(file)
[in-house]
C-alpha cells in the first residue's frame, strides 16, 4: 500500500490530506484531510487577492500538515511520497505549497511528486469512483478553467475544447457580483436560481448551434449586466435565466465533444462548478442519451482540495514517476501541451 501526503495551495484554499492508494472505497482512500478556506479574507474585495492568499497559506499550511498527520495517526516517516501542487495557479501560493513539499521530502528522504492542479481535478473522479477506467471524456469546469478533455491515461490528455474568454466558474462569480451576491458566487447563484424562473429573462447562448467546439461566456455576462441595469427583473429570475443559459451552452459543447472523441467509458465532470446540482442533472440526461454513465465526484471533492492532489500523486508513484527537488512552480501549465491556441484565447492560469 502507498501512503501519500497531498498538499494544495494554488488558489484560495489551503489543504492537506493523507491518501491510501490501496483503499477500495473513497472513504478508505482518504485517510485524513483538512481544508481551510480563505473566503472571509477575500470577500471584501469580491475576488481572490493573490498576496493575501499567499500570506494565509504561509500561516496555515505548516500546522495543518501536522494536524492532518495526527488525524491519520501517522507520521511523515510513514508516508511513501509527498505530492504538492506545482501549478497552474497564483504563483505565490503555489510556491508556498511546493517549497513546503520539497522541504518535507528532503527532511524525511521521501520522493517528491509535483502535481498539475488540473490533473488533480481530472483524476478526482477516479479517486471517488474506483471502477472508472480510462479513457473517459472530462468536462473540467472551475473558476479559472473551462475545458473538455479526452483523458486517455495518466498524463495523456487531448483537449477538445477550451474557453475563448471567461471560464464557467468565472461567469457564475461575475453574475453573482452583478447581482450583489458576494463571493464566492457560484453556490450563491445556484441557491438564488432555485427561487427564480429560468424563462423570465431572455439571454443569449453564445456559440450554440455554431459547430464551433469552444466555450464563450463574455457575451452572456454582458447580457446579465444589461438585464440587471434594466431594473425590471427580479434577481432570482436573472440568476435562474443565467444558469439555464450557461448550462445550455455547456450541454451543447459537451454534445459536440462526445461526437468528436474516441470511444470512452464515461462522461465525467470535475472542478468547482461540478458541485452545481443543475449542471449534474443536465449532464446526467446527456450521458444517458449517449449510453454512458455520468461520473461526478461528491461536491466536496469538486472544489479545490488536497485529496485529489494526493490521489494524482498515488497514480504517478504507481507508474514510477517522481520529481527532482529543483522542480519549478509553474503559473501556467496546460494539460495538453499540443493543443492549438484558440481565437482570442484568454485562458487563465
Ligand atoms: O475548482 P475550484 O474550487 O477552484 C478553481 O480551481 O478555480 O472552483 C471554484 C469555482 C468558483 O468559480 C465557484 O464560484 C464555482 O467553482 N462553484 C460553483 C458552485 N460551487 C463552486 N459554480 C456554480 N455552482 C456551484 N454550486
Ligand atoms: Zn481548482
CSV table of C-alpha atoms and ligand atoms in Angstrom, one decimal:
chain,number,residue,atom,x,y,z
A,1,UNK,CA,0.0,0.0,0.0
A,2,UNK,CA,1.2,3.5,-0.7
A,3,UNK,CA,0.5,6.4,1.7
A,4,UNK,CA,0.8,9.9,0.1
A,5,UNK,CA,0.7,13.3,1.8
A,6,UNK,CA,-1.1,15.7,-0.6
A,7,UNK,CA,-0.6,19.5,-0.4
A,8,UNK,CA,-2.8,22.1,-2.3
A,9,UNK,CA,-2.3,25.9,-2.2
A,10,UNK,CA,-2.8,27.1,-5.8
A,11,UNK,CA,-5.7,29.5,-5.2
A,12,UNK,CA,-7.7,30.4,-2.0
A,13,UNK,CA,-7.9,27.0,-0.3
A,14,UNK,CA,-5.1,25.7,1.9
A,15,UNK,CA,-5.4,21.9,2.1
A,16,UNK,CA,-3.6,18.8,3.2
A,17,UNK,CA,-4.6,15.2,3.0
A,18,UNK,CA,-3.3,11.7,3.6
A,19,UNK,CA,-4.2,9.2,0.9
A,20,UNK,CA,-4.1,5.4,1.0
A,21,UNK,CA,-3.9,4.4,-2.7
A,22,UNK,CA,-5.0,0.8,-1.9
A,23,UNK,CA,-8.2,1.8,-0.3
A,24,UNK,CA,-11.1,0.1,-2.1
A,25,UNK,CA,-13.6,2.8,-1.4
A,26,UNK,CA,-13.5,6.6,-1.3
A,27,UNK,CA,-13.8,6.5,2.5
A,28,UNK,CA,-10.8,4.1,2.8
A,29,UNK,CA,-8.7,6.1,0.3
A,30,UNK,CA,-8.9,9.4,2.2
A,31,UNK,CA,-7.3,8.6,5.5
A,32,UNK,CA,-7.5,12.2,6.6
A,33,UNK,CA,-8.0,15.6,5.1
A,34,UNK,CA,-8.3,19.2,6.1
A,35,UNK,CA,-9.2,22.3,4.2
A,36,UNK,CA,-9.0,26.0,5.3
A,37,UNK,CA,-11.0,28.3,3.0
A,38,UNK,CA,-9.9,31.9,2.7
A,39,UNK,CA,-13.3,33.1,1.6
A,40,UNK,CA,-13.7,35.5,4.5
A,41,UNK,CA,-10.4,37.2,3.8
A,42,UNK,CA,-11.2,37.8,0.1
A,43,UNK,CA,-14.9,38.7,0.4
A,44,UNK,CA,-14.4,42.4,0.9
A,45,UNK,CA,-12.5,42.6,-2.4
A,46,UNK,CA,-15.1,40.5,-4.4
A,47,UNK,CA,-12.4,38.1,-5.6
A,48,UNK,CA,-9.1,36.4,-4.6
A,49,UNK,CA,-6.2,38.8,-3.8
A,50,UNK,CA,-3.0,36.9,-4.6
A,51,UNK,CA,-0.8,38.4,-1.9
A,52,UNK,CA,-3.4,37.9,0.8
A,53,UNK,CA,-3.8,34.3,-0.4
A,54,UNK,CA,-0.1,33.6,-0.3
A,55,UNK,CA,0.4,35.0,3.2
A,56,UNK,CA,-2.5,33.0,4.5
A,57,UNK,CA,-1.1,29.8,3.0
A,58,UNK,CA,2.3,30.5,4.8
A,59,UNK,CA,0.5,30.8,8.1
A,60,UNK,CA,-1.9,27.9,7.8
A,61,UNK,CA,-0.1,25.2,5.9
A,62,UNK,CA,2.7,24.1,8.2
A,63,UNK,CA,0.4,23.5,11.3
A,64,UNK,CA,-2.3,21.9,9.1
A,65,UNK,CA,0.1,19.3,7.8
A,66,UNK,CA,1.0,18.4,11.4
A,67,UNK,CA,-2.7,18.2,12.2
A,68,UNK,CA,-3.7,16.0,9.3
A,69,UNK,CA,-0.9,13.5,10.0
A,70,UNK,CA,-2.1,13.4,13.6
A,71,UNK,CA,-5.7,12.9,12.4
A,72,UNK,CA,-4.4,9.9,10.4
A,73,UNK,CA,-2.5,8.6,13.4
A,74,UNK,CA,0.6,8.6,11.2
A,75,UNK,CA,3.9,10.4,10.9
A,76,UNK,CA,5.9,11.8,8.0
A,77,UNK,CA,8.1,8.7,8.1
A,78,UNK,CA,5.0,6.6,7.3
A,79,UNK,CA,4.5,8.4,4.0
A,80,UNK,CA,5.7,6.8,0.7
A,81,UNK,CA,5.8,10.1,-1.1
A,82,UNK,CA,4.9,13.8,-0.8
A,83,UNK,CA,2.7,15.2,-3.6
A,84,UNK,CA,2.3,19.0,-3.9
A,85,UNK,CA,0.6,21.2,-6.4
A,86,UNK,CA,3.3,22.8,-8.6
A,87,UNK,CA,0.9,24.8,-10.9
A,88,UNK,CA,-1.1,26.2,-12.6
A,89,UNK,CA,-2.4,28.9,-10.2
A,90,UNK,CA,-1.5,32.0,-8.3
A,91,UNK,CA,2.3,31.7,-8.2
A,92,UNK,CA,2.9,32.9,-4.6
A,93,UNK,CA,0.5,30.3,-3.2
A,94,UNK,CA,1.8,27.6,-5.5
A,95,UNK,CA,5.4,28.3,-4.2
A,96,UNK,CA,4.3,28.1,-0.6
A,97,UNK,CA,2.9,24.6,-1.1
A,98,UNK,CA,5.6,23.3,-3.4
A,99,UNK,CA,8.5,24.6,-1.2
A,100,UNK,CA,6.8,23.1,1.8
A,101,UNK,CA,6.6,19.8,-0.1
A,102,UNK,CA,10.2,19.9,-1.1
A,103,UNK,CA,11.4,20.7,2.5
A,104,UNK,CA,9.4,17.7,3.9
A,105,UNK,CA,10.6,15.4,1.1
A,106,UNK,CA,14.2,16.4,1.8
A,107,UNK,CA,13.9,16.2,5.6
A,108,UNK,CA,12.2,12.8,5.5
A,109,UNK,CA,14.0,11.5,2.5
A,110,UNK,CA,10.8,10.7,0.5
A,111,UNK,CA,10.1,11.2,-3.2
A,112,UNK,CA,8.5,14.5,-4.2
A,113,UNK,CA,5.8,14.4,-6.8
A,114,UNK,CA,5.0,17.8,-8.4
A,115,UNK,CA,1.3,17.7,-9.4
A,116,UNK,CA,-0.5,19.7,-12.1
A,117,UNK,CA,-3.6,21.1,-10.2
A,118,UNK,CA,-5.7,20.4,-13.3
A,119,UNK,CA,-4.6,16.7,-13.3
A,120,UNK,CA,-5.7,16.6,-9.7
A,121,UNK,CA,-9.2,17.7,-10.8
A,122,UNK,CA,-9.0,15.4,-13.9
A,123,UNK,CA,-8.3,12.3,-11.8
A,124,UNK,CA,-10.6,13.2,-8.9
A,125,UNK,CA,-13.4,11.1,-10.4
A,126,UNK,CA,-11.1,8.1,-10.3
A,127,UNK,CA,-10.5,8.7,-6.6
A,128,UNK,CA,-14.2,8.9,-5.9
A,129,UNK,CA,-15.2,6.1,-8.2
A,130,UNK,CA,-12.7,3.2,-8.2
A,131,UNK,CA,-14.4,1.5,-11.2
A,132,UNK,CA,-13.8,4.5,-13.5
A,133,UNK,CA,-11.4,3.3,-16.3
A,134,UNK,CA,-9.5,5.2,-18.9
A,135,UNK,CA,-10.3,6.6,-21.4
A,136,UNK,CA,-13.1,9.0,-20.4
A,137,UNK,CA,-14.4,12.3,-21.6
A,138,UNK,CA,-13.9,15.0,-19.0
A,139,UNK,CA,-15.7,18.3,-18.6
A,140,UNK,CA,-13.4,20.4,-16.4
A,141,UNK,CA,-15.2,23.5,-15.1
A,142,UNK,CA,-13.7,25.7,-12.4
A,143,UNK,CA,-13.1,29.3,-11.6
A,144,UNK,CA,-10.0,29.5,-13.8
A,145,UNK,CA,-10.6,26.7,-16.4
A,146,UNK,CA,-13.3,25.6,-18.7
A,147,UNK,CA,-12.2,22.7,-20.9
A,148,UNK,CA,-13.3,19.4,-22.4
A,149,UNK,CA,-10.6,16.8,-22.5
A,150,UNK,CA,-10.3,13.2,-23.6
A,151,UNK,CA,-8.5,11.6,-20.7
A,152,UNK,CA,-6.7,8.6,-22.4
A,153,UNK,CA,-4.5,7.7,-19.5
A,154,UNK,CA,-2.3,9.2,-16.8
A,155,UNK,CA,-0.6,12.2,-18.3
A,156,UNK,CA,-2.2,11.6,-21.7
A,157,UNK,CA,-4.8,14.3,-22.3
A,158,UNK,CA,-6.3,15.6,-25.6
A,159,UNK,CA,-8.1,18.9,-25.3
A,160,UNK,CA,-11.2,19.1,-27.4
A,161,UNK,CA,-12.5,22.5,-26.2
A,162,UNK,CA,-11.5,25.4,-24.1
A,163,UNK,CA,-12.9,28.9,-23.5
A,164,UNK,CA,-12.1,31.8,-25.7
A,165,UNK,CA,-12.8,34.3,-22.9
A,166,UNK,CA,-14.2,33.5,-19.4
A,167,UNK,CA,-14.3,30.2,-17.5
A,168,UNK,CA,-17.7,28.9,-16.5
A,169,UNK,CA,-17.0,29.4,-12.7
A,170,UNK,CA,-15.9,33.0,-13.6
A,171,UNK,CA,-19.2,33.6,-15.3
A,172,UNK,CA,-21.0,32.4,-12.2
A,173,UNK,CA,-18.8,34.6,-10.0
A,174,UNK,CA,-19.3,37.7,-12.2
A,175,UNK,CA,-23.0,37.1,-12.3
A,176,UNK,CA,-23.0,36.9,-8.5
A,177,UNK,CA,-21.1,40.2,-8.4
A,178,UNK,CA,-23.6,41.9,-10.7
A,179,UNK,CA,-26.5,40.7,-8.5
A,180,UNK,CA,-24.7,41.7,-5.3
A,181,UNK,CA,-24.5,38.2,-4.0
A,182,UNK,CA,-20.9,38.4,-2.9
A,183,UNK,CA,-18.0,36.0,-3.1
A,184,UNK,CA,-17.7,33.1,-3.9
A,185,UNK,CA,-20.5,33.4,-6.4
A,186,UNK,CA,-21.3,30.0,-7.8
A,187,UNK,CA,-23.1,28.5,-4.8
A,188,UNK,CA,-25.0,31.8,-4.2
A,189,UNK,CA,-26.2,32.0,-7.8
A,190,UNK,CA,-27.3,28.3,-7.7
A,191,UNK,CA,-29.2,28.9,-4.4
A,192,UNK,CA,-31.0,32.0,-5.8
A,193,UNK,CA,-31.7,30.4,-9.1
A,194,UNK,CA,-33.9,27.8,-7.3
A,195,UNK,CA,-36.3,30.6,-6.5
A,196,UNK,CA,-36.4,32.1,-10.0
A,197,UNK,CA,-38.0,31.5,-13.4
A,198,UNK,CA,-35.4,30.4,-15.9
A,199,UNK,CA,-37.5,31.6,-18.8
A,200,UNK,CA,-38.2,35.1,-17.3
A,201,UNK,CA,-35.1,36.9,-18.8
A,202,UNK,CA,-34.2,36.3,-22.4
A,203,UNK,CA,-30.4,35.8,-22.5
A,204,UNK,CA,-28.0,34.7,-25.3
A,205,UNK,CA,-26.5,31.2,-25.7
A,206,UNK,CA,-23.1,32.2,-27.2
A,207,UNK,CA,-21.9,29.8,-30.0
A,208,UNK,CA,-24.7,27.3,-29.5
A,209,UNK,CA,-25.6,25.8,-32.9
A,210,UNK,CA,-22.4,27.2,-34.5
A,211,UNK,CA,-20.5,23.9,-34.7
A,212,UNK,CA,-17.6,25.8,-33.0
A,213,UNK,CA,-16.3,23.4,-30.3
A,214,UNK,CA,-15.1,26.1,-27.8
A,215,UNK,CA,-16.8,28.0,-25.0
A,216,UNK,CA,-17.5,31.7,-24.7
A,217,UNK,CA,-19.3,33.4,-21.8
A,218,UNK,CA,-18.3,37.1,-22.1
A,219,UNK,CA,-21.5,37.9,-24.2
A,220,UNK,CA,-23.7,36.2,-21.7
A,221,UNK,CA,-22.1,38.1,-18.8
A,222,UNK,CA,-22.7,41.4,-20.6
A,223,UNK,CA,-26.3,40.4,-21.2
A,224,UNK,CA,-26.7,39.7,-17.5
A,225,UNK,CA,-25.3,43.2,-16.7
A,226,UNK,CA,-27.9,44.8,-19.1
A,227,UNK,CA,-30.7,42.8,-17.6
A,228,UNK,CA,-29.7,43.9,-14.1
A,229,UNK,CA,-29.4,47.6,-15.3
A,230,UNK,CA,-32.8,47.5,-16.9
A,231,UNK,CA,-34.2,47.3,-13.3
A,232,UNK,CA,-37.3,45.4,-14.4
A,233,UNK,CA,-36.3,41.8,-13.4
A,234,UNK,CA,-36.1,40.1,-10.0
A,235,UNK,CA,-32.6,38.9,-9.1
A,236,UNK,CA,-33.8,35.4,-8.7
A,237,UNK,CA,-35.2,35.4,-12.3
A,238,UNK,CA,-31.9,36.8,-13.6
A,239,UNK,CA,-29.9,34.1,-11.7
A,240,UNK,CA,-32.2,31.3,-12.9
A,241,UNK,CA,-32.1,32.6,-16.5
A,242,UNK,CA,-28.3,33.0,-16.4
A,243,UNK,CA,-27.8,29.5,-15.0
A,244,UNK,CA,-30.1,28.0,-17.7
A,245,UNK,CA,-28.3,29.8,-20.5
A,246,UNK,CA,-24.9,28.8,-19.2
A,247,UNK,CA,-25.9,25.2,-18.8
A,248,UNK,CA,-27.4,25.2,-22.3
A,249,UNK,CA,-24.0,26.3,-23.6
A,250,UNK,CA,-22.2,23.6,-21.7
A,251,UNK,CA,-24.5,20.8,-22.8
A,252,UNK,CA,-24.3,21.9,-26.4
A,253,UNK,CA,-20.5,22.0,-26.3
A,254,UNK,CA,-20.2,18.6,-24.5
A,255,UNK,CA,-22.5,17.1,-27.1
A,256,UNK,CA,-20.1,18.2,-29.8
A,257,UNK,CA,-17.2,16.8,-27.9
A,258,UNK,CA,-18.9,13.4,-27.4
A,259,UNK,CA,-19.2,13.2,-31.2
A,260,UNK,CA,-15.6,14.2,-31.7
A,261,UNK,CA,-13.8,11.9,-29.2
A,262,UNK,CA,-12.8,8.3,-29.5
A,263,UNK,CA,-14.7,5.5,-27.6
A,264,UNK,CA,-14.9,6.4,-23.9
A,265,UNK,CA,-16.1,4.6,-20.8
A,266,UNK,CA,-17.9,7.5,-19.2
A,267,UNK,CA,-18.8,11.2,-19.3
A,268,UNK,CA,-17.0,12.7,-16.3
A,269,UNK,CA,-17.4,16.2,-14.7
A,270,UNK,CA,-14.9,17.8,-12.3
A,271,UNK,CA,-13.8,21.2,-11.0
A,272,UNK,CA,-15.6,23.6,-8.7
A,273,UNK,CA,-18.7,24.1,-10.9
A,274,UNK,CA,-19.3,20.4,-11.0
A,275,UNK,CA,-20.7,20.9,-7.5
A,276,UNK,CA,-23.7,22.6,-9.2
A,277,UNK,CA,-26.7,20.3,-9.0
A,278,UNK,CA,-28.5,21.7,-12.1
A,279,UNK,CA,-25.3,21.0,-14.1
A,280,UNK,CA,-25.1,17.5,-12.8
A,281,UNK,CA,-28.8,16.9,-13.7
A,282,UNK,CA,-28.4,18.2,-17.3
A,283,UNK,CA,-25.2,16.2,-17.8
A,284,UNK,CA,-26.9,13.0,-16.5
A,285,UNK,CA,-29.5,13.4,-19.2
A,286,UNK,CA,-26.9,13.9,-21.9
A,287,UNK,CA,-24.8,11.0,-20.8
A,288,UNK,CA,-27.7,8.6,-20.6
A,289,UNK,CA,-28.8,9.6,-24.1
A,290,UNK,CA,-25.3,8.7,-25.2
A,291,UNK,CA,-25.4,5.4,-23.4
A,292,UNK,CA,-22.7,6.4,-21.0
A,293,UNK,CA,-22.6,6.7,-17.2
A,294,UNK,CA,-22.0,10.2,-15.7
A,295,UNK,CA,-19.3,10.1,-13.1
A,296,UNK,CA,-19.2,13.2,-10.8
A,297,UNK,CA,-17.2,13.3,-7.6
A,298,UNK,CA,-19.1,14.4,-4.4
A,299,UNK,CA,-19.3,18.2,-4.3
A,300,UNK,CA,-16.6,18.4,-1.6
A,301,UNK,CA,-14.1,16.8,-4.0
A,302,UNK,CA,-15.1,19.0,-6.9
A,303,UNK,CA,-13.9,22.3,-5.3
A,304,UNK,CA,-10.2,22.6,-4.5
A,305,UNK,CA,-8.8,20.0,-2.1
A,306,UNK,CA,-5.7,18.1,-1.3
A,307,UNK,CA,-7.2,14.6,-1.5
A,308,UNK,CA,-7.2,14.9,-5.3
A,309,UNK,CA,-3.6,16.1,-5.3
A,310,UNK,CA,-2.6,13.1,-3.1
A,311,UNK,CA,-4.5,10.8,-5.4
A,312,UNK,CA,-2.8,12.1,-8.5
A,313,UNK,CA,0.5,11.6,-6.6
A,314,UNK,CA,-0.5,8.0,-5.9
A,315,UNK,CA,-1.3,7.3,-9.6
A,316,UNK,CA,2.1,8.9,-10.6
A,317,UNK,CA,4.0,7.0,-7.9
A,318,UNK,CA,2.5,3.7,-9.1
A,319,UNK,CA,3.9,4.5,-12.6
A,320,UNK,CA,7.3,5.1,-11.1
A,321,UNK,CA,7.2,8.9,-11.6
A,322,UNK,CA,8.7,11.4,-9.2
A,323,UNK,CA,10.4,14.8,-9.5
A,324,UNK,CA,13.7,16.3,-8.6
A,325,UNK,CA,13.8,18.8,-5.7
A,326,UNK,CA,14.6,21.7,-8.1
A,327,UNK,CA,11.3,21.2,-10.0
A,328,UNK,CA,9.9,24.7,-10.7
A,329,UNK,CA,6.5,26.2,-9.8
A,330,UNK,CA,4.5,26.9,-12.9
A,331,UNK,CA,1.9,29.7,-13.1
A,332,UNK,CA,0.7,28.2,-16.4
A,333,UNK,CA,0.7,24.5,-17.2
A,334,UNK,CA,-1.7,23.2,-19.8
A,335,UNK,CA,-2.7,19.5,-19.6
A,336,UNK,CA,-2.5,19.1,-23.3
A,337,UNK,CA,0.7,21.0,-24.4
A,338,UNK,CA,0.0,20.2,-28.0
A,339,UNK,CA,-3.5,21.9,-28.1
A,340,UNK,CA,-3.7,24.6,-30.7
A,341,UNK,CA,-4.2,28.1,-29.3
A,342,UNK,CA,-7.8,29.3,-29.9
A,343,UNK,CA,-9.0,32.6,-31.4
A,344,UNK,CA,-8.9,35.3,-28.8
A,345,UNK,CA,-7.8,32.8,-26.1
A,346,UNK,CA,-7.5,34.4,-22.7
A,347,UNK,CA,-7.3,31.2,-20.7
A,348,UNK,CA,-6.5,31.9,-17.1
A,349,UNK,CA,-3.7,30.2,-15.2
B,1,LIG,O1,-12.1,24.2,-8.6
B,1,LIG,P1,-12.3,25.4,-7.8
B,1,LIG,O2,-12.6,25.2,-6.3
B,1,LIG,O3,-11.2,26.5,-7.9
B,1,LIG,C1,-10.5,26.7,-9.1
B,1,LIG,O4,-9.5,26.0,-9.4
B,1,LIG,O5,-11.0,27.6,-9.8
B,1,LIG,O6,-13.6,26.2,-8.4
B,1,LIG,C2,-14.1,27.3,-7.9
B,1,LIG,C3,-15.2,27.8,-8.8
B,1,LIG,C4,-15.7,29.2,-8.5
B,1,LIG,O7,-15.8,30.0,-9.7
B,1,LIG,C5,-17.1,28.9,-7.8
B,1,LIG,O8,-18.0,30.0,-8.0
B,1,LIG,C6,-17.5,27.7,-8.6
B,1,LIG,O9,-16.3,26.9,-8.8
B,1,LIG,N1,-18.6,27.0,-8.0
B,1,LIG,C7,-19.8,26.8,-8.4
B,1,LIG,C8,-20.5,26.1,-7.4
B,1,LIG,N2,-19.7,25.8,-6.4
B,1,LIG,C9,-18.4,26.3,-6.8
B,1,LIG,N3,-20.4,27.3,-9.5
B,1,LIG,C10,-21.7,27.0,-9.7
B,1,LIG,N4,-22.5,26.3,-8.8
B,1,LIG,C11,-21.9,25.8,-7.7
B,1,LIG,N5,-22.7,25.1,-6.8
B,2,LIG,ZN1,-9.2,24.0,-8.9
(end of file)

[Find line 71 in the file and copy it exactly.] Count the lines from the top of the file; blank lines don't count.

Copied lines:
A,65,UNK,CA,0.1,19.3,7.8